Tuesday, October 30, 2012

The Shimmer and Awe of Israel

The thing about aliyah is that a lot of people move to Israel and spend the first few weeks or months or even years marveling at the awesomeness that is Israel. For those who show up and move to Tel Aviv or another very "American" city (I describe Tel Aviv as Miami with Hebrew), perhaps the shimmer of awe isn't so bright, but for those who move to Jerusalem or other holy cities or superbly historic locales where tour groups in matching hats tend to outnumber actual citizens, there's a sense of wonder, I think.

Old meets new in Jerusalem with the light rail (the smoothest ride ever) and the historic buildings set up by old-world bajillionaires and formerly occupying governments like the British. You can hop off the rail and shop at GAP, Crocs, and other major brands at the Mamila Mall, whose secret is that when the Temple is rebuilt, the shops will become the locale for purchasing your sacrifices. One day you're buying a shirt bedecked with Swarovski crystals, the next you're picking up a few goats and some fruit for your sin offering!

Going to the shuk aka Machane Yehuda aka the giant outdoor market with tiny alleyways and a bustle of movement and smells of fish and cracked-open pomegranate and spices feels quintessentially Middle Eastern. I'll admit that every time I step into the shuk, there's a feeling of moving out of a space I've known -- the fluorescent lights of a midwestern grocery store to the screams of men behind piles of bananas and avocados and melons trying to lure customers in. At the same time, the shuk is filled with modern amenities like Aroma coffee shop where you can get your fanciest of coffee beverages or Re:Bar the new froyo/smoothie chain with every fruit and vegetable combo tossed with your own shot of wheatgrass if you prefer (not for the gluten-free folks).

The variety of people, too, seem to paint the best picture of old-meets-new, east-meets-west. The men, in particular, seem to offer the stark contrast of ideologies and observances the best, with men in black-and-white seen as the old world, modesty at it's utmost and modern Israelis in blue jeans and button downs or T-shirts of brands that are too expensive in Israel. A mix of Ethiopians and Filipinos (often seen pushing the elderly), speakers of Yiddish and French, Anglos that stick out like a sore thumb most of the time, strollers filled to the brim with children, screaming babies, and old men shuffling about stroking their beards, women moving faster than the speed of light, teenagers at pastry shops wasting the day. I recently saw a Hassidic man on a motorized bicycle, black and white, beard and peyot flying in the wind, hat tightly on his head, speeding up Yafo in between the light rail trains moving in either direction, his bike making the sound of a tired engine. It was a sight to be seen.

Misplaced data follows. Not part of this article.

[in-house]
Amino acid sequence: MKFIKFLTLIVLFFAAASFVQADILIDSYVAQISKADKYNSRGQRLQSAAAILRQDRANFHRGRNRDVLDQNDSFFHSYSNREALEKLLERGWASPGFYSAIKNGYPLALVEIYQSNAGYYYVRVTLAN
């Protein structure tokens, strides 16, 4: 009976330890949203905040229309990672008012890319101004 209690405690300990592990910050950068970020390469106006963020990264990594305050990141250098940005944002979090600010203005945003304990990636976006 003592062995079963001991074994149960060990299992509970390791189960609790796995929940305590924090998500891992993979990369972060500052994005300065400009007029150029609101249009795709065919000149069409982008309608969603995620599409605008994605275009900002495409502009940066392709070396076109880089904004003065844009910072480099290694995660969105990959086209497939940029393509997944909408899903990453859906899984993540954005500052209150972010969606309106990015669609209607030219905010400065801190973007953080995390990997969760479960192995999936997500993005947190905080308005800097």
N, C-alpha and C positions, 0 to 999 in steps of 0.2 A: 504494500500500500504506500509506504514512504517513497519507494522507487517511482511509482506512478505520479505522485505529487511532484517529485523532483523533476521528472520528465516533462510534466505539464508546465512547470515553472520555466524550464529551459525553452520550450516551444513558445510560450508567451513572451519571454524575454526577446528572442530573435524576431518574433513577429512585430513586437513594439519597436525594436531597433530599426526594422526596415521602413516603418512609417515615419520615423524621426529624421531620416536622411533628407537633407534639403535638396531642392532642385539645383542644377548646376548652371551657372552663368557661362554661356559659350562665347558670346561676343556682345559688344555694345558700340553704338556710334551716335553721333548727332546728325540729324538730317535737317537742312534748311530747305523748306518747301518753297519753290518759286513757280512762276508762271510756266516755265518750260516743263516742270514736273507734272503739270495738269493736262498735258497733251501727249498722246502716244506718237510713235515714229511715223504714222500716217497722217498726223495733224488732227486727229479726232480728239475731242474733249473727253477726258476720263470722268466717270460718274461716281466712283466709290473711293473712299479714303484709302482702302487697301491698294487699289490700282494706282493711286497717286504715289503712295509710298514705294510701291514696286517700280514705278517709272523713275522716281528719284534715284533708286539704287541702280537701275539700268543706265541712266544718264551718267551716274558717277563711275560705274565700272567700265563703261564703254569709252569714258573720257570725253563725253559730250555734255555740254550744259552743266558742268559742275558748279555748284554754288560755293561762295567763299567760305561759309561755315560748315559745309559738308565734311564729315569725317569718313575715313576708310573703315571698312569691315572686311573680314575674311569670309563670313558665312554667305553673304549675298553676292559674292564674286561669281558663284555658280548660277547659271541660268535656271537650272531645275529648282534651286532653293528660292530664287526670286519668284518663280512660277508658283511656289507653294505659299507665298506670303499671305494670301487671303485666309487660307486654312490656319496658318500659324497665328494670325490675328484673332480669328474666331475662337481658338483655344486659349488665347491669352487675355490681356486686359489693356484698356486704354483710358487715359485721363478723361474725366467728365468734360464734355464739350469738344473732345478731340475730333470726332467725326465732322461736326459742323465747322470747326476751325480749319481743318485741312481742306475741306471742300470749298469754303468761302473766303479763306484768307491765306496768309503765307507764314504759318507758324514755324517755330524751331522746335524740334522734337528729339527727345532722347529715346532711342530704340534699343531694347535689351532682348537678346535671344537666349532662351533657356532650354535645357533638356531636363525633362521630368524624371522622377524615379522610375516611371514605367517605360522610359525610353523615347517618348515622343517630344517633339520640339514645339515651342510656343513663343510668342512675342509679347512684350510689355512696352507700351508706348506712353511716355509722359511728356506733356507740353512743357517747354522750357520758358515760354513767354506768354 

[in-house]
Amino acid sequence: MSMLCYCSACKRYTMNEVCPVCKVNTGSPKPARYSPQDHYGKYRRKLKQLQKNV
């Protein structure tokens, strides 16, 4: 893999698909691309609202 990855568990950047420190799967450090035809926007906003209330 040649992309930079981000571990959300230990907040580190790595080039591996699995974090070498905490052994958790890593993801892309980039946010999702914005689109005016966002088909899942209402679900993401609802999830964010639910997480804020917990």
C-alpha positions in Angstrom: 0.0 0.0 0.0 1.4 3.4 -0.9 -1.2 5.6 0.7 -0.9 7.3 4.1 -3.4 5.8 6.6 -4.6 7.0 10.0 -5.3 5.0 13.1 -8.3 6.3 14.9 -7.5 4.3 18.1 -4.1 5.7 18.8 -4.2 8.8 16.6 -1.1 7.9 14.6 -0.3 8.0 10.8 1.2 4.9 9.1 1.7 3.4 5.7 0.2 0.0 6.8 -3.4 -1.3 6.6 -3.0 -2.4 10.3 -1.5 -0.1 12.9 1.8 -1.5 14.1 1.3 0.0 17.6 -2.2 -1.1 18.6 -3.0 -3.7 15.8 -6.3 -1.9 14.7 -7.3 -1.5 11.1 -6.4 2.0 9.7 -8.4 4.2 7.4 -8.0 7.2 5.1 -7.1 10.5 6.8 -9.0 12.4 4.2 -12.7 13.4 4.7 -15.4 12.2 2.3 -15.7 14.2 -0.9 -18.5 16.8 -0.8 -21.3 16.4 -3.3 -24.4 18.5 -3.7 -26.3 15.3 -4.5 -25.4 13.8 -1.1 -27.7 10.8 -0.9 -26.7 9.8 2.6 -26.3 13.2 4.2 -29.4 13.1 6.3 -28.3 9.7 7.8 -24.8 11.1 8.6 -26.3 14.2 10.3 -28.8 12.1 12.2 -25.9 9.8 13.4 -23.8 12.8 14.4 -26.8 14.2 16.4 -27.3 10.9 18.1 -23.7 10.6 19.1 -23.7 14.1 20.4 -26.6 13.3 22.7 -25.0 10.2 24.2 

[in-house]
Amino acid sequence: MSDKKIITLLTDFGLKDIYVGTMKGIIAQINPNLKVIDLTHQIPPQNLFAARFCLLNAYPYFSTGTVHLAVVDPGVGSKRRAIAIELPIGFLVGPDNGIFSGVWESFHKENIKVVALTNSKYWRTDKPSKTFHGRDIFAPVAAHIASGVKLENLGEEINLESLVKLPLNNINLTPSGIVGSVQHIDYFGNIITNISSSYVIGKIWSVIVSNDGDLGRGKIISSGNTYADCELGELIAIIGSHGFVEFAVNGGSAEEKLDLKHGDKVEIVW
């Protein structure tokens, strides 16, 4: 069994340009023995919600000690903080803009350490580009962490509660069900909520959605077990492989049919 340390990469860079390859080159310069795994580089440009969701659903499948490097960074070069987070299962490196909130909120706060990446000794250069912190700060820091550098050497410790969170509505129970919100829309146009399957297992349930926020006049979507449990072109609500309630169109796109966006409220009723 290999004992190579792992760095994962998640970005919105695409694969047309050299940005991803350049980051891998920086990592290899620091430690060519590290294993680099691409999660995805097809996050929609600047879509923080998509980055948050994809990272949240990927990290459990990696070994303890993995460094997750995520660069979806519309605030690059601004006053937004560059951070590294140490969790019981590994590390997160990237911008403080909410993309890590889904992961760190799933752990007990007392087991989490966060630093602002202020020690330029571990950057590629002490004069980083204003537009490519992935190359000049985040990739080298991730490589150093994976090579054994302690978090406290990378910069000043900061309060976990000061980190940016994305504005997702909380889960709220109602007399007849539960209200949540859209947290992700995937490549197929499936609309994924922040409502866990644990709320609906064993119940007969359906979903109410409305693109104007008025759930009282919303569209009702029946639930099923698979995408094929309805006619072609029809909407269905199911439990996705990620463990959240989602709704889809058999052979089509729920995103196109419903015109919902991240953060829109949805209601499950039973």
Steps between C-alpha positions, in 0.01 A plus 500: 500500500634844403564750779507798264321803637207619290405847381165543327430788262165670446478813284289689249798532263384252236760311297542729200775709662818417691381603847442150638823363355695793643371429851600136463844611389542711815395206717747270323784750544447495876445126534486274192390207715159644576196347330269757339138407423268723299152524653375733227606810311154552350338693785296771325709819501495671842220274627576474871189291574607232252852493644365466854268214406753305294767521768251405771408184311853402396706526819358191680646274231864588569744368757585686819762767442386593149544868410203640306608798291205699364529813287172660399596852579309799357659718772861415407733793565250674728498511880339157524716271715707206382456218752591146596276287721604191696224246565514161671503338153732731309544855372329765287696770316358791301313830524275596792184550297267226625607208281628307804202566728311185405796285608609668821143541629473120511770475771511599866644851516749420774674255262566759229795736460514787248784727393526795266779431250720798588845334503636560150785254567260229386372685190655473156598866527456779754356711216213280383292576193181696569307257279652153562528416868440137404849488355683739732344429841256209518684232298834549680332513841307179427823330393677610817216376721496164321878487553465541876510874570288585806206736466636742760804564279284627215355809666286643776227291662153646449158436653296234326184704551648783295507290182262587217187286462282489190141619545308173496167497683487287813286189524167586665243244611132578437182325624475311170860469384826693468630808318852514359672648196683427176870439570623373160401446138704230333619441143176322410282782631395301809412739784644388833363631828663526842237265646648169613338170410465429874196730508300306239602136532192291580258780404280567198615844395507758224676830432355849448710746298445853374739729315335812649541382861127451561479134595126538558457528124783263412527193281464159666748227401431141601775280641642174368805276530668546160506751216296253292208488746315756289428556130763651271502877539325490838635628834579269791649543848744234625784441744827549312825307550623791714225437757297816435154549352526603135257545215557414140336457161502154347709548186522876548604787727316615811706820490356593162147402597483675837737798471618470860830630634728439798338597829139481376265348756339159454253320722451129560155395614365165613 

I don't know what it is about this place, but the awe I feel for it is not the type of awe that people normally feel when they see something brilliant or unexpected for the first time. It's more muted, more internal, more personal. It's like my neshama has been here the whole time, like my body and eyes and nose and ears are simply catching up. Nothing surprises me -- no scent or site, no inconvenience or frustration. For me, it's all part of a continuous tapestry that I am lucky enough to experience day after day. It's just life, and I'm living it.

In many ways, I think I am like my father, and I think my little brother Joe also takes much of this on in his personality. A sense of calm, of rolling with the punches, of appreciating people and scenery and history. For all of my neurotic moments and tendency toward being a bit hot headed, I've never been the kind of person who feels a sense of perpetual urgency. I can sit at the bank for two hours, and it doesn't bother me. I can sit outside on a park bench and watch the world spin fast around me and be contented with watching the people, the breeze through the trees, the cats swirling around the Jerusalem stone, and I'm content. I can play the part, of course, of the irritable, impatient, rude Israeli passerby. That's what we call survival skills, folks. In New York City, I drove like a NYC cab driver out of necessity.

But I'm simpler than that, despite what most may think. I appreciate silence, I appreciate the slow and patient approach to life. And in that way, I'll never be Israeli. I will speak the language, eat the food, shop in the stores, relish in the smells and sounds, but I'll never lose my patience or internal awe for Eretz Yisrael.

Why? This place is a gift. No matter how many people fight over it, no matter the amount of tension and unrest, this land means so much to so many people crossing the bounds of gender, religion, creed, and color. If there is any place and any time in which I should be thankful above all else for what my life has become, it is now, and it is here.

Contrasts are beautiful, and Israel is and will always be a land of the starkest, most briliant contrasts.